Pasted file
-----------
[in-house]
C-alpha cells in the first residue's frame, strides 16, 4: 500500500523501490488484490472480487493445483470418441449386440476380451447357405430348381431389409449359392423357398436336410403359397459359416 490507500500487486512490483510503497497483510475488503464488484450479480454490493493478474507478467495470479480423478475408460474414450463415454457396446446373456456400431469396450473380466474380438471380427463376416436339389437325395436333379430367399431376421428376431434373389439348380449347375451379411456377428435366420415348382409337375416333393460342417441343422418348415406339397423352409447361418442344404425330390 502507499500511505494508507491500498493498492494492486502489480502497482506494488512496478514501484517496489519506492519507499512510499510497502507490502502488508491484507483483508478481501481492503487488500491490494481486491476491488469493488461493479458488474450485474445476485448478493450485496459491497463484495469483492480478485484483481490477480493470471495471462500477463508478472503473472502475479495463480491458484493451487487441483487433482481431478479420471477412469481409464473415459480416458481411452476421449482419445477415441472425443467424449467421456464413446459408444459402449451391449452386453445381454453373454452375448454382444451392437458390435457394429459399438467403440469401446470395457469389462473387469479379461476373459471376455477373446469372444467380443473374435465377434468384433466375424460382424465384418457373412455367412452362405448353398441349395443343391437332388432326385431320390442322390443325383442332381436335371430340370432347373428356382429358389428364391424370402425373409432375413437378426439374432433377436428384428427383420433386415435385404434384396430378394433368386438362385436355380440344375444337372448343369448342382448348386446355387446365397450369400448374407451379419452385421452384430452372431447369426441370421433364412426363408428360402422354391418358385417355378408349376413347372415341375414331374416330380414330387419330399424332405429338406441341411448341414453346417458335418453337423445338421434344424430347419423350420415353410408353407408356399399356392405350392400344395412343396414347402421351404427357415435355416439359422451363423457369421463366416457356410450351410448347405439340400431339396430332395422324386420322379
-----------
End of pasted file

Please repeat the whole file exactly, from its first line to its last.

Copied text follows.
[in-house]
C-alpha cells in the first residue's frame, strides 16, 4: 500500500523501490488484490472480487493445483470418441449386440476380451447357405430348381431389409449359392423357398436336410403359397459359416 490507500500487486512490483510503497497483510475488503464488484450479480454490493493478474507478467495470479480423478475408460474414450463415454457396446446373456456400431469396450473380466474380438471380427463376416436339389437325395436333379430367399431376421428376431434373389439348380449347375451379411456377428435366420415348382409337375416333393460342417441343422418348415406339397423352409447361418442344404425330390 502507499500511505494508507491500498493498492494492486502489480502497482506494488512496478514501484517496489519506492519507499512510499510497502507490502502488508491484507483483508478481501481492503487488500491490494481486491476491488469493488461493479458488474450485474445476485448478493450485496459491497463484495469483492480478485484483481490477480493470471495471462500477463508478472503473472502475479495463480491458484493451487487441483487433482481431478479420471477412469481409464473415459480416458481411452476421449482419445477415441472425443467424449467421456464413446459408444459402449451391449452386453445381454453373454452375448454382444451392437458390435457394429459399438467403440469401446470395457469389462473387469479379461476373459471376455477373446469372444467380443473374435465377434468384433466375424460382424465384418457373412455367412452362405448353398441349395443343391437332388432326385431320390442322390443325383442332381436335371430340370432347373428356382429358389428364391424370402425373409432375413437378426439374432433377436428384428427383420433386415435385404434384396430378394433368386438362385436355380440344375444337372448343369448342382448348386446355387446365397450369400448374407451379419452385421452384430452372431447369426441370421433364412426363408428360402422354391418358385417355378408349376413347372415341375414331374416330380414330387419330399424332405429338406441341411448341414453346417458335418453337423445338421434344424430347419423350420415353410408353407408356399399356392405350392400344395412343396414347402421351404427357415435355416439359422451363423457369421463366416457356410450351410448347405439340400431339396430332395422324386420322379